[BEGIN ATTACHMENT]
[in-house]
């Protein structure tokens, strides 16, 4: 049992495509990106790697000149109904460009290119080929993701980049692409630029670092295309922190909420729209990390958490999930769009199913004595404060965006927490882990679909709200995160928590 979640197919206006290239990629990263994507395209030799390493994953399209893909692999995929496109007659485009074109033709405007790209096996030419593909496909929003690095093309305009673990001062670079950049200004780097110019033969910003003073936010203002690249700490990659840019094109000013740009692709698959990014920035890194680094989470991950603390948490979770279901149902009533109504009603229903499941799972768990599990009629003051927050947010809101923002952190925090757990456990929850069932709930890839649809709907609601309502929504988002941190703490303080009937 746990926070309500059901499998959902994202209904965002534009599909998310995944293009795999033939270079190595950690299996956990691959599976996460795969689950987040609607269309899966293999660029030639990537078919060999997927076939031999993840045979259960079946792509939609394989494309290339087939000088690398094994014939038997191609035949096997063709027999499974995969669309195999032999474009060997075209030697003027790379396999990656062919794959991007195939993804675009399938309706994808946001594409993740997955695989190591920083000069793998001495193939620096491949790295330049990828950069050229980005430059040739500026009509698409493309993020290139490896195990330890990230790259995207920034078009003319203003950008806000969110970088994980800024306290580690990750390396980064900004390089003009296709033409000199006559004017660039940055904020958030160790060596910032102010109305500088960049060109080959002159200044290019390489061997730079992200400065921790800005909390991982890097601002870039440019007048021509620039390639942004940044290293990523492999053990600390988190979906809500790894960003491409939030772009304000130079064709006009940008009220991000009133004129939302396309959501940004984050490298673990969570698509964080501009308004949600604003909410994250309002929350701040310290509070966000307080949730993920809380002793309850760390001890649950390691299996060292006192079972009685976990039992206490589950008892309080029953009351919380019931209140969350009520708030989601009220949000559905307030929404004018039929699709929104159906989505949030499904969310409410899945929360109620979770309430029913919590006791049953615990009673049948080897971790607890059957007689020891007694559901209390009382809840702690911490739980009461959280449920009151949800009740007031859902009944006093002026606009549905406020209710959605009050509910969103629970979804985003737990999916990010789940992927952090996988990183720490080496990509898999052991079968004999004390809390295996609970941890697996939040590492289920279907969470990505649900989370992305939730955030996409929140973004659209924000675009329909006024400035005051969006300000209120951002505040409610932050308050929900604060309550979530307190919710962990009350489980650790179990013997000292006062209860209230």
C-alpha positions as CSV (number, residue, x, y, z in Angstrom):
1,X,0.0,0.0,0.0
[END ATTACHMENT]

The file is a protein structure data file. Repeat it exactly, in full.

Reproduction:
[in-house]
């Protein structure tokens, strides 16, 4: 049992495509990106790697000149109904460009290119080929993701980049692409630029670092295309922190909420729209990390958490999930769009199913004595404060965006927490882990679909709200995160928590 979640197919206006290239990629990263994507395209030799390493994953399209893909692999995929496109007659485009074109033709405007790209096996030419593909496909929003690095093309305009673990001062670079950049200004780097110019033969910003003073936010203002690249700490990659840019094109000013740009692709698959990014920035890194680094989470991950603390948490979770279901149902009533109504009603229903499941799972768990599990009629003051927050947010809101923002952190925090757990456990929850069932709930890839649809709907609601309502929504988002941190703490303080009937 746990926070309500059901499998959902994202209904965002534009599909998310995944293009795999033939270079190595950690299996956990691959599976996460795969689950987040609607269309899966293999660029030639990537078919060999997927076939031999993840045979259960079946792509939609394989494309290339087939000088690398094994014939038997191609035949096997063709027999499974995969669309195999032999474009060997075209030697003027790379396999990656062919794959991007195939993804675009399938309706994808946001594409993740997955695989190591920083000069793998001495193939620096491949790295330049990828950069050229980005430059040739500026009509698409493309993020290139490896195990330890990230790259995207920034078009003319203003950008806000969110970088994980800024306290580690990750390396980064900004390089003009296709033409000199006559004017660039940055904020958030160790060596910032102010109305500088960049060109080959002159200044290019390489061997730079992200400065921790800005909390991982890097601002870039440019007048021509620039390639942004940044290293990523492999053990600390988190979906809500790894960003491409939030772009304000130079064709006009940008009220991000009133004129939302396309959501940004984050490298673990969570698509964080501009308004949600604003909410994250309002929350701040310290509070966000307080949730993920809380002793309850760390001890649950390691299996060292006192079972009685976990039992206490589950008892309080029953009351919380019931209140969350009520708030989601009220949000559905307030929404004018039929699709929104159906989505949030499904969310409410899945929360109620979770309430029913919590006791049953615990009673049948080897971790607890059957007689020891007694559901209390009382809840702690911490739980009461959280449920009151949800009740007031859902009944006093002026606009549905406020209710959605009050509910969103629970979804985003737990999916990010789940992927952090996988990183720490080496990509898999052991079968004999004390809390295996609970941890697996939040590492289920279907969470990505649900989370992305939730955030996409929140973004659209924000675009329909006024400035005051969006300000209120951002505040409610932050308050929900604060309550979530307190919710962990009350489980650790179990013997000292006062209860209230």
C-alpha positions as CSV (number, residue, x, y, z in Angstrom):
1,X,0.0,0.0,0.0